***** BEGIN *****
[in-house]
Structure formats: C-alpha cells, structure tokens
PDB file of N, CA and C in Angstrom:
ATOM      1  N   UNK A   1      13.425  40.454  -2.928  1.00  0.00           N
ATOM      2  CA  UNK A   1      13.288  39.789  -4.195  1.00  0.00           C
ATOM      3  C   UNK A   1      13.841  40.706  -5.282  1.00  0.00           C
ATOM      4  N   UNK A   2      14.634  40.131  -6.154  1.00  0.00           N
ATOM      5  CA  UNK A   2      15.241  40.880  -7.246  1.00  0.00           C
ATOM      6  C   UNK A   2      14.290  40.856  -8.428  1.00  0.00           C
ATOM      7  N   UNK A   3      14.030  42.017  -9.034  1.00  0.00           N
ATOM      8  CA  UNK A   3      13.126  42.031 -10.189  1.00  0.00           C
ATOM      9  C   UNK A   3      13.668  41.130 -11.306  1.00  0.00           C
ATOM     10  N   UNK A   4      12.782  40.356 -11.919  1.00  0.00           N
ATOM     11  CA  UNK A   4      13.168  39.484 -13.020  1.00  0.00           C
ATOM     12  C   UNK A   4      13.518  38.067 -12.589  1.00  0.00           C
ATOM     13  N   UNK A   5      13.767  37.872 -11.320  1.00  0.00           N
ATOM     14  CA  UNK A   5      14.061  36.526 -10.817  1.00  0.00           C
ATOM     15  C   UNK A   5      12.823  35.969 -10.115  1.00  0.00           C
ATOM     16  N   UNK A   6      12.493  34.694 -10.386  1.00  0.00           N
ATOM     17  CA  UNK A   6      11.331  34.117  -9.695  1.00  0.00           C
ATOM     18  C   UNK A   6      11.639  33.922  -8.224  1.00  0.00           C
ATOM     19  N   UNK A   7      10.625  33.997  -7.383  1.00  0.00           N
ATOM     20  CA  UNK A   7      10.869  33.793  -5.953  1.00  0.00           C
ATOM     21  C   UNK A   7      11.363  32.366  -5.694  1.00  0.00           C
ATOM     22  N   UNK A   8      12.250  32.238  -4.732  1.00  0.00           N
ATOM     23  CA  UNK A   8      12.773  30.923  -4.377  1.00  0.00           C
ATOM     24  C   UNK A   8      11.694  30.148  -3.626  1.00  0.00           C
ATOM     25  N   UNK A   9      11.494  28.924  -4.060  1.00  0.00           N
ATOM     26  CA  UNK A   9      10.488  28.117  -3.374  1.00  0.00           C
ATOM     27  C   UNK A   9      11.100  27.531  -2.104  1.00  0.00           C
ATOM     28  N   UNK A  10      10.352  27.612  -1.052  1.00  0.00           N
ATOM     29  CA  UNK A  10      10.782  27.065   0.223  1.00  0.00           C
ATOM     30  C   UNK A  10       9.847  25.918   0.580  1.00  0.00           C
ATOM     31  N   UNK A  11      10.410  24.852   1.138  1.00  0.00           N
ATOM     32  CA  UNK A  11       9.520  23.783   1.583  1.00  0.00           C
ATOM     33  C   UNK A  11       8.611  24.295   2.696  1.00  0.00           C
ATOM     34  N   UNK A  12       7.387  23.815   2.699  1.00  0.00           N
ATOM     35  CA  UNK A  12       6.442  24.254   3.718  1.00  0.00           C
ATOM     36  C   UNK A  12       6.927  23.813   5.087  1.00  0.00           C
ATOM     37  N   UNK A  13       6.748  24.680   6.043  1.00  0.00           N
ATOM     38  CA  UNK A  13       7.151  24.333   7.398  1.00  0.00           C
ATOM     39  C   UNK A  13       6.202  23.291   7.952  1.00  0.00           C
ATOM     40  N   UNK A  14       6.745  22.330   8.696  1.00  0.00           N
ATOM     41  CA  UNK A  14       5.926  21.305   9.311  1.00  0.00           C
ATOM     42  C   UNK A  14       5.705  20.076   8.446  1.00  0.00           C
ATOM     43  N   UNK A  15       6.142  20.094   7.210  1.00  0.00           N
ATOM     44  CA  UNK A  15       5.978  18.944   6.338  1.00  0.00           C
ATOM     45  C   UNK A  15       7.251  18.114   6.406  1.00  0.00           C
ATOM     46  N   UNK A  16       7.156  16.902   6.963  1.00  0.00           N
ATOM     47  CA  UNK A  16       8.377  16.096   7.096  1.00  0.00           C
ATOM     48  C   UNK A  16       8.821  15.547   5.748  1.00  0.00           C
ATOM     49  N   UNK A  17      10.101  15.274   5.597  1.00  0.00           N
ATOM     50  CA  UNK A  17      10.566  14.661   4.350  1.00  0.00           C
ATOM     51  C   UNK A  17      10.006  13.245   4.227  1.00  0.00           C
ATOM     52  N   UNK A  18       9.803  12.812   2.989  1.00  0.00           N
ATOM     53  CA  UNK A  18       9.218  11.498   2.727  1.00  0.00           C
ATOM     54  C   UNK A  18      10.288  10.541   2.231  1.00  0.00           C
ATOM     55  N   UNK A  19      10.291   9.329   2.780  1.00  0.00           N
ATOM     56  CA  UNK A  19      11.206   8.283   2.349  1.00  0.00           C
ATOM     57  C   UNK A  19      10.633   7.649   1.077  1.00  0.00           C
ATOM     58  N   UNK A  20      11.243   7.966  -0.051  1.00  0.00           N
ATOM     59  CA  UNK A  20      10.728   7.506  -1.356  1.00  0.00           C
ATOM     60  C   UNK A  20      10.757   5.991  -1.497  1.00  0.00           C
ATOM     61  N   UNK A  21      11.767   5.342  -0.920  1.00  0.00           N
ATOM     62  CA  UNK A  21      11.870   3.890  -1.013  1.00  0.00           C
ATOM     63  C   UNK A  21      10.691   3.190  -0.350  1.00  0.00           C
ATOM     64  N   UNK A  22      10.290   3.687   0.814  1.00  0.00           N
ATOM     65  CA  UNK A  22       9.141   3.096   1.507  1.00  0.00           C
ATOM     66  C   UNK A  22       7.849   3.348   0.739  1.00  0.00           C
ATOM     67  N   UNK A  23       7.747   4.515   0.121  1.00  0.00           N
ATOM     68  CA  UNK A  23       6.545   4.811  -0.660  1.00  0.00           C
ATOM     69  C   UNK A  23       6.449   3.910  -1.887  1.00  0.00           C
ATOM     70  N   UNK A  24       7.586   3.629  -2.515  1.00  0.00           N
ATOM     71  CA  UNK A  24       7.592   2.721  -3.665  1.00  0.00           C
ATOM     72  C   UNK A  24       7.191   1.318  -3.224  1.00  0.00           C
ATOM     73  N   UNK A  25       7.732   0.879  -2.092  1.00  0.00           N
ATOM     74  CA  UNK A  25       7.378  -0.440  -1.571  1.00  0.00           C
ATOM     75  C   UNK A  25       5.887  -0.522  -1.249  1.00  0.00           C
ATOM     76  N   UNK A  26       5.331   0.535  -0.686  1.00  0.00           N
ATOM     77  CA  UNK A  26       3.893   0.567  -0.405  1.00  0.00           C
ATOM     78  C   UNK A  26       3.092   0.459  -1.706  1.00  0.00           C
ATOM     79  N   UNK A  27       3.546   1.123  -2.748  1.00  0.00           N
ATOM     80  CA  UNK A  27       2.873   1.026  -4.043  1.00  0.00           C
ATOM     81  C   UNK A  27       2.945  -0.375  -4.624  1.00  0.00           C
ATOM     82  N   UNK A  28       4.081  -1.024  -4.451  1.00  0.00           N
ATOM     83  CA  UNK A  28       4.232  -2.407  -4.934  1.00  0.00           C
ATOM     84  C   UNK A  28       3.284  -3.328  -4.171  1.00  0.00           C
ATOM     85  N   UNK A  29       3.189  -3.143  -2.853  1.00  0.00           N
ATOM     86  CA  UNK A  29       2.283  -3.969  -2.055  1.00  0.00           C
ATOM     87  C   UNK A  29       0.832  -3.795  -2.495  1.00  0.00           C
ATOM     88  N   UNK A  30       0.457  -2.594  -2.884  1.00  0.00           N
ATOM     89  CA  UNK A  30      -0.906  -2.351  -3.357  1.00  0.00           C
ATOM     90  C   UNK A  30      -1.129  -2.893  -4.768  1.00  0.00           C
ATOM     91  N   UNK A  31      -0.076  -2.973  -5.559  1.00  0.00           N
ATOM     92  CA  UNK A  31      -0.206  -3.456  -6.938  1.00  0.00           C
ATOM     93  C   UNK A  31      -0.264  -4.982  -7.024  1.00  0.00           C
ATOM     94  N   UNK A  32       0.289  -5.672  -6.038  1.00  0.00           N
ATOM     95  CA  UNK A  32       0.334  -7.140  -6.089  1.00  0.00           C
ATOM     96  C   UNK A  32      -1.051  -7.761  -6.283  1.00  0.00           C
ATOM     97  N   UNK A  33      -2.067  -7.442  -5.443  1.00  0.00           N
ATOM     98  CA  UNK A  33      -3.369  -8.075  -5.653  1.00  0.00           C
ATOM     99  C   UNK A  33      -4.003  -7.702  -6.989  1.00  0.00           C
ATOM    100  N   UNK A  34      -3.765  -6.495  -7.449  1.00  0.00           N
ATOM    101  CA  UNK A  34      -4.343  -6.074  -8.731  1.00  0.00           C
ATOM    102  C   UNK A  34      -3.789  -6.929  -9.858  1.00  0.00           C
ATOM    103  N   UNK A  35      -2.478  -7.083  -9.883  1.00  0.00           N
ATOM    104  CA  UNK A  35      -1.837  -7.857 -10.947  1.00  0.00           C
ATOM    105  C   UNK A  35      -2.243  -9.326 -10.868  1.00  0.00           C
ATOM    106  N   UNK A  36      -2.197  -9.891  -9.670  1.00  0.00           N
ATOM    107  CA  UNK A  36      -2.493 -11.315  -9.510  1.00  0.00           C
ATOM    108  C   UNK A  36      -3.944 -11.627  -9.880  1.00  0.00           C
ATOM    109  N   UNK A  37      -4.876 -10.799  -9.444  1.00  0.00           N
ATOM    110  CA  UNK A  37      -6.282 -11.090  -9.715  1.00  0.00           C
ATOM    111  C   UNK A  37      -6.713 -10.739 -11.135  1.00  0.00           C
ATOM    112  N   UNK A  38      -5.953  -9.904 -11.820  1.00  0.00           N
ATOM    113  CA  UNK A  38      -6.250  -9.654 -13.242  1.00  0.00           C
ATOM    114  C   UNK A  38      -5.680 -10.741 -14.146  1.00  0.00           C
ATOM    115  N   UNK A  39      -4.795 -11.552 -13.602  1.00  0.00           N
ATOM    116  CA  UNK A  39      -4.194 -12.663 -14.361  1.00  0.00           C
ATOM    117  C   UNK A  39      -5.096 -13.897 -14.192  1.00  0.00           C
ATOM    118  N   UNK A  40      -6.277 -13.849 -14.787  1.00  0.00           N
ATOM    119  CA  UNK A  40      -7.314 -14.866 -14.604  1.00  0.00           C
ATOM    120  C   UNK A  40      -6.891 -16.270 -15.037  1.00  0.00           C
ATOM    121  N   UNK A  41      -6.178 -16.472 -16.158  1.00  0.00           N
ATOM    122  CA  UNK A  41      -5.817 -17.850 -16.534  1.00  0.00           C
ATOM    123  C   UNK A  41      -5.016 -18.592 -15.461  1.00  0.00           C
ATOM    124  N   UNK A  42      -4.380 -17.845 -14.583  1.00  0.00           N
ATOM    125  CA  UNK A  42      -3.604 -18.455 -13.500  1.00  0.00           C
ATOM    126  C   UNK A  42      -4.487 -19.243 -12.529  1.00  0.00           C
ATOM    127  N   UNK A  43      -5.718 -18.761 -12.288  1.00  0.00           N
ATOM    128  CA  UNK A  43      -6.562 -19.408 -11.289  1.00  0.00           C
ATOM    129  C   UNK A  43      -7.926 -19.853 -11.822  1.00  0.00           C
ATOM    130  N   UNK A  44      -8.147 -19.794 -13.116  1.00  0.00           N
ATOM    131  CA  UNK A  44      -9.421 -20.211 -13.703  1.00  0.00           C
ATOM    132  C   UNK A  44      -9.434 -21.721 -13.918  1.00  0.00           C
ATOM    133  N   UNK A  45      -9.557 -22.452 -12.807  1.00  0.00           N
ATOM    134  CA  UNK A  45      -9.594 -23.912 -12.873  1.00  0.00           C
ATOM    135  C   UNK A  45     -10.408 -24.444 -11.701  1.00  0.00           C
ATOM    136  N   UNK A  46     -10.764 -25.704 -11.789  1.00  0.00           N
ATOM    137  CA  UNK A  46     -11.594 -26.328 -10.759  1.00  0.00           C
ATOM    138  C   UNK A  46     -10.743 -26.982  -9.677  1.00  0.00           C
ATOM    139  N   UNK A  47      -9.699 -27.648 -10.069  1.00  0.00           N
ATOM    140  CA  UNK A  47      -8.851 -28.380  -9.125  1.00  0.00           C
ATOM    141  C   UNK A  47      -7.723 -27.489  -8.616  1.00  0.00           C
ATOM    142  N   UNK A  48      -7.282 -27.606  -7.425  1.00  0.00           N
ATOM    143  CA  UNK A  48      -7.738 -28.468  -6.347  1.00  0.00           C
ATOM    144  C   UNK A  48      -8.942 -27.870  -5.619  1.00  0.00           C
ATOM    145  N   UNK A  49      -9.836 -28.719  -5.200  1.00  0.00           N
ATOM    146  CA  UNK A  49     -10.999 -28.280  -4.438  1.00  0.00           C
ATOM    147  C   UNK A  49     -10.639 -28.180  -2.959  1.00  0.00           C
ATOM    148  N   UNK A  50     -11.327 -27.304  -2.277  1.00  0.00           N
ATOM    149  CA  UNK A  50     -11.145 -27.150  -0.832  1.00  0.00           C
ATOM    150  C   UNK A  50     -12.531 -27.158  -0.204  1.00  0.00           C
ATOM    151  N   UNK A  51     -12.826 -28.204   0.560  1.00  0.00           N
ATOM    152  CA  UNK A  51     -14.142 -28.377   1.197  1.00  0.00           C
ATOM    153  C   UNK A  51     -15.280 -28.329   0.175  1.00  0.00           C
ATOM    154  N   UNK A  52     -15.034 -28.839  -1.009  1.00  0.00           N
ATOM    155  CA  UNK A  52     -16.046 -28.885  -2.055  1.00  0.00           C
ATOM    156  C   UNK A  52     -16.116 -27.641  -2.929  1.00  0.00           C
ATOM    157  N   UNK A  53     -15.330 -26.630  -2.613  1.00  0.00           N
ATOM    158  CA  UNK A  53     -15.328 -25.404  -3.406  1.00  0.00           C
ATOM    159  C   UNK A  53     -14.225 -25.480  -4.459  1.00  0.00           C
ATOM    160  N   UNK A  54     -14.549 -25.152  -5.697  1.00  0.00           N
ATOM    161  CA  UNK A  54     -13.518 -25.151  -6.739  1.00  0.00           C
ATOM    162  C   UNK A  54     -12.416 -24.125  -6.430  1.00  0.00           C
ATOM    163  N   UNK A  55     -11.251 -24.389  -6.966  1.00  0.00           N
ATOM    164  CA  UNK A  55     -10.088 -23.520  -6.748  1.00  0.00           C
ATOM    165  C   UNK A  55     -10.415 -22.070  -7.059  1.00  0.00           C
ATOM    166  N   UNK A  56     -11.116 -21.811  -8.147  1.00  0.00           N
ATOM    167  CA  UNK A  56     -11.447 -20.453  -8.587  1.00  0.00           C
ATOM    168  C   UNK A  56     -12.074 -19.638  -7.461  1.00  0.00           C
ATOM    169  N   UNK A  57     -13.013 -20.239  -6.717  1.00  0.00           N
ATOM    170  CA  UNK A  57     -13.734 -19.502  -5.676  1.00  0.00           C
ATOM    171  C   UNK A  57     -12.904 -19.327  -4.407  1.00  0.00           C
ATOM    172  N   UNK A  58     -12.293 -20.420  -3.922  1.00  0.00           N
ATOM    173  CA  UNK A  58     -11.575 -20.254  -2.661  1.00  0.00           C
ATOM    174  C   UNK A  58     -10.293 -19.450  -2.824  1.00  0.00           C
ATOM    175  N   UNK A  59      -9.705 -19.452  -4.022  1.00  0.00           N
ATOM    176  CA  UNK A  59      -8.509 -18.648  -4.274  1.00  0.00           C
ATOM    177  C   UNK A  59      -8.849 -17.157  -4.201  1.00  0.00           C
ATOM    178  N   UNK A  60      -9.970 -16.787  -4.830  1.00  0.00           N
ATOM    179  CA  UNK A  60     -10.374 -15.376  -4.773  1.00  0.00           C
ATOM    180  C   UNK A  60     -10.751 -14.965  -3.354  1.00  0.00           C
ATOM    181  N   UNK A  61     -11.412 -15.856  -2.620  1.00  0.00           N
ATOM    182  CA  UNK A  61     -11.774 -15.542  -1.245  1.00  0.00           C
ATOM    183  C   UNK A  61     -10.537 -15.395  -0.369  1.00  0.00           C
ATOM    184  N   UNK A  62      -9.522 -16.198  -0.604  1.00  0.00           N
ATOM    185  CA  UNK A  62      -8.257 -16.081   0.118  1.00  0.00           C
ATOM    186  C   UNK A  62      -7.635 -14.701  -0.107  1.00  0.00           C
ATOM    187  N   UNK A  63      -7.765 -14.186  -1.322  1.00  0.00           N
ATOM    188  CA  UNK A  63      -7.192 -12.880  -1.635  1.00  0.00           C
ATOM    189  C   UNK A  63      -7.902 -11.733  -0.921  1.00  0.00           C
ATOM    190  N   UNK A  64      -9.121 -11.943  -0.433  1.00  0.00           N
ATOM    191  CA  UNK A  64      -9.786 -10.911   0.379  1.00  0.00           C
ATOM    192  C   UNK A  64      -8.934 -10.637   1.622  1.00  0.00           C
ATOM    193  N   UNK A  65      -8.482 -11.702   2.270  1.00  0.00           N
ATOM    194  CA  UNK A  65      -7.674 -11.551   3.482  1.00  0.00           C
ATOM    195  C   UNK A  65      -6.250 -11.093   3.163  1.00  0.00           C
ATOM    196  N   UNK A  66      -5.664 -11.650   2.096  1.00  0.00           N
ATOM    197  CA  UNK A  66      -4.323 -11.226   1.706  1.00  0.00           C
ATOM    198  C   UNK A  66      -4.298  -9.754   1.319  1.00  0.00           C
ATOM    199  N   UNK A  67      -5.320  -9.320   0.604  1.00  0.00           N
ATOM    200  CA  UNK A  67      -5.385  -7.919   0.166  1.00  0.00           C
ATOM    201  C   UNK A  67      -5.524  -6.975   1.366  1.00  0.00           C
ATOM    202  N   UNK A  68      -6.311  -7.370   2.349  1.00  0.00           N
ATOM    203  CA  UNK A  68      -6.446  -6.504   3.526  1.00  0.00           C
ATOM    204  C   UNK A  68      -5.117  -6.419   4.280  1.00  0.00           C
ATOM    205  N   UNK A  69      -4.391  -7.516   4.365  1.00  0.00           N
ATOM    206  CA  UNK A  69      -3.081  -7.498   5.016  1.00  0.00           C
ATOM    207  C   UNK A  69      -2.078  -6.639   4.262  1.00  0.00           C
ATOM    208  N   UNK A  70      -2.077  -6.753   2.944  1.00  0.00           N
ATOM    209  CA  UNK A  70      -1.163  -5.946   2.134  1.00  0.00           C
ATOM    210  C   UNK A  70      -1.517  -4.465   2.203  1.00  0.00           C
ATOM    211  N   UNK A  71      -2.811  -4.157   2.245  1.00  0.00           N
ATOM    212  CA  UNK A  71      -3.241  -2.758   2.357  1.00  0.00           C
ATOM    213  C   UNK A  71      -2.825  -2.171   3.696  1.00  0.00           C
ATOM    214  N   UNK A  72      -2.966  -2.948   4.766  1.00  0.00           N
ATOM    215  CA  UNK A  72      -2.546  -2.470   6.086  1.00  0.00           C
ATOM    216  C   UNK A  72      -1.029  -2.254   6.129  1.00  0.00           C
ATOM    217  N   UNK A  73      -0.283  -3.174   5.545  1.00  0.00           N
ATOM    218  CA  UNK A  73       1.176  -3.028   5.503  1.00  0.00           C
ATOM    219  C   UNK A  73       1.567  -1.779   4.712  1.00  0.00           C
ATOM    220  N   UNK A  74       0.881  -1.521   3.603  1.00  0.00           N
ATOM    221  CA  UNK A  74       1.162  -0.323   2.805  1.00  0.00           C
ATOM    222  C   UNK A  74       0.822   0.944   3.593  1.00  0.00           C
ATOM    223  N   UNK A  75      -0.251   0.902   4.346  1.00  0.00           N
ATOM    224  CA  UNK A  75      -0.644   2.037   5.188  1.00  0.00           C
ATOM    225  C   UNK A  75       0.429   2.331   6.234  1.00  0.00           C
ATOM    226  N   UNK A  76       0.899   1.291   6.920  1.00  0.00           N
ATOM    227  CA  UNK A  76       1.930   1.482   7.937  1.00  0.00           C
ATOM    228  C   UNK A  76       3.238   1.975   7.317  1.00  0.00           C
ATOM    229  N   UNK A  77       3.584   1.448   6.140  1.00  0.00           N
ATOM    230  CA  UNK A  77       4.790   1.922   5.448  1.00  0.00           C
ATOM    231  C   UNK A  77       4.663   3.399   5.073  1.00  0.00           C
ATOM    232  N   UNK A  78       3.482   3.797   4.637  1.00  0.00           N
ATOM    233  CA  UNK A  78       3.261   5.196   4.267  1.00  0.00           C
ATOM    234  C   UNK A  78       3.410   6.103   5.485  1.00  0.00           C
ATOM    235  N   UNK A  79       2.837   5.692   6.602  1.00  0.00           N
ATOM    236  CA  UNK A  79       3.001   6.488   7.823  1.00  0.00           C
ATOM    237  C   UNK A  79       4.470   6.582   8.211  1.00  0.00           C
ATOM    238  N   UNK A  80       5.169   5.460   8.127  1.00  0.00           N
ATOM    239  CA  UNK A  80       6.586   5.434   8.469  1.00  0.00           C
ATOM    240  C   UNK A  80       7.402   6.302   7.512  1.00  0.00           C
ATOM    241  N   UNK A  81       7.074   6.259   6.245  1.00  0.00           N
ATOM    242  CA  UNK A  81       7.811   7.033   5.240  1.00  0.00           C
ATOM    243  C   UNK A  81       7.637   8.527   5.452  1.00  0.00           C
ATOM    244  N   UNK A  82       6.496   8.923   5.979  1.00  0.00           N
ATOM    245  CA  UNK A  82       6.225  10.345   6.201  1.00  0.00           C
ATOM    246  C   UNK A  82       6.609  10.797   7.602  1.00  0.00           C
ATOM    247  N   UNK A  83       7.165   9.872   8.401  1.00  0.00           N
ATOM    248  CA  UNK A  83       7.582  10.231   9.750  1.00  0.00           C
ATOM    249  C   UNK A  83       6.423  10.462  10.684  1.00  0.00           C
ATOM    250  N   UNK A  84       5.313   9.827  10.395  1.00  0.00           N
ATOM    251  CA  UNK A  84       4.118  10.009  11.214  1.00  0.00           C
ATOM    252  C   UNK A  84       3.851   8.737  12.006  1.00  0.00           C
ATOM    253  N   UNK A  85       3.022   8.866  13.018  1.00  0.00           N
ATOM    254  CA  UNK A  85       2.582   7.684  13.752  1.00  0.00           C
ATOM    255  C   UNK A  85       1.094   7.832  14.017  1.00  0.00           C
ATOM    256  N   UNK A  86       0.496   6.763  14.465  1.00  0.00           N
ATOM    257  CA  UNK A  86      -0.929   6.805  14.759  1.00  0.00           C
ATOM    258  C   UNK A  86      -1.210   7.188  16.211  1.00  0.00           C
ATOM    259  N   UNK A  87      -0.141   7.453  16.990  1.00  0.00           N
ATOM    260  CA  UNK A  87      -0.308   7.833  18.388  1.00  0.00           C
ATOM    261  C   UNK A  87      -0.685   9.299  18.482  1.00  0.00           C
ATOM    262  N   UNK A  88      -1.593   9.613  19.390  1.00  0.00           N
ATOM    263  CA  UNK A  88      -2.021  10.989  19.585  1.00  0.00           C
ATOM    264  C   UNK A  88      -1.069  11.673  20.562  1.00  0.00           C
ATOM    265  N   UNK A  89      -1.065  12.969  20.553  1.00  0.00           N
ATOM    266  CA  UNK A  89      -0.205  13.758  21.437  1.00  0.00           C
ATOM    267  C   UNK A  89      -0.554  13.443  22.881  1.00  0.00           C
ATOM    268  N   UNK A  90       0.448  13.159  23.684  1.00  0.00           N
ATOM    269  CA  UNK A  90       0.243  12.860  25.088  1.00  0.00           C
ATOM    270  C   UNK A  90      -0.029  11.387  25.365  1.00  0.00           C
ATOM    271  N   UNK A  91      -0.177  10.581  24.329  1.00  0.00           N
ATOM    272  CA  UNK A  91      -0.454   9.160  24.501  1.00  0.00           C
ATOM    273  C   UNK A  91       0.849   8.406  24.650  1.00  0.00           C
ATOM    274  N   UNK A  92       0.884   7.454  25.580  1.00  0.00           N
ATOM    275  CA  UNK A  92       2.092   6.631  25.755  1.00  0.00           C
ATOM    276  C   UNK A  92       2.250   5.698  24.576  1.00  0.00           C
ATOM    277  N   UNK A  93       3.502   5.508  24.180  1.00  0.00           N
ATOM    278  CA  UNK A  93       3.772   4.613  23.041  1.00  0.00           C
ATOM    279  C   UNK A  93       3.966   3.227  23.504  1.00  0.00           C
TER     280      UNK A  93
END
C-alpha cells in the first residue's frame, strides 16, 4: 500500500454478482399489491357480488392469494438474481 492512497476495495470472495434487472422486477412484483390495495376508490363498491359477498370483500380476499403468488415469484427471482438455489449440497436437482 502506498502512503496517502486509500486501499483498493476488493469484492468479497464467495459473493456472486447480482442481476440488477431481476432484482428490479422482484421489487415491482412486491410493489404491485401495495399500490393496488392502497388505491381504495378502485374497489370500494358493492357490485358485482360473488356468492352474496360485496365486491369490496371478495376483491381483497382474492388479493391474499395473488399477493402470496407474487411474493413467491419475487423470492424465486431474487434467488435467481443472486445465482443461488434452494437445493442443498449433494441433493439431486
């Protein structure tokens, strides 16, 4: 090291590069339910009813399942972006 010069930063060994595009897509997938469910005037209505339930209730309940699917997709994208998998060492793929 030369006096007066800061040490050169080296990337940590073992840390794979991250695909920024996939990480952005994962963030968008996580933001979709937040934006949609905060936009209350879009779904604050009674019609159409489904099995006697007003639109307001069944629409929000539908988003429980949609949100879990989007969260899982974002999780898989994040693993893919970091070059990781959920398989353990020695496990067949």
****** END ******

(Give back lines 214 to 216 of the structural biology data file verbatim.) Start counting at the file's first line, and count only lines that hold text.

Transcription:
ATOM    211  N   UNK A  71      -2.811  -4.157   2.245  1.00  0.00           N
ATOM    212  CA  UNK A  71      -3.241  -2.758   2.357  1.00  0.00           C
ATOM    213  C   UNK A  71      -2.825  -2.171   3.696  1.00  0.00           C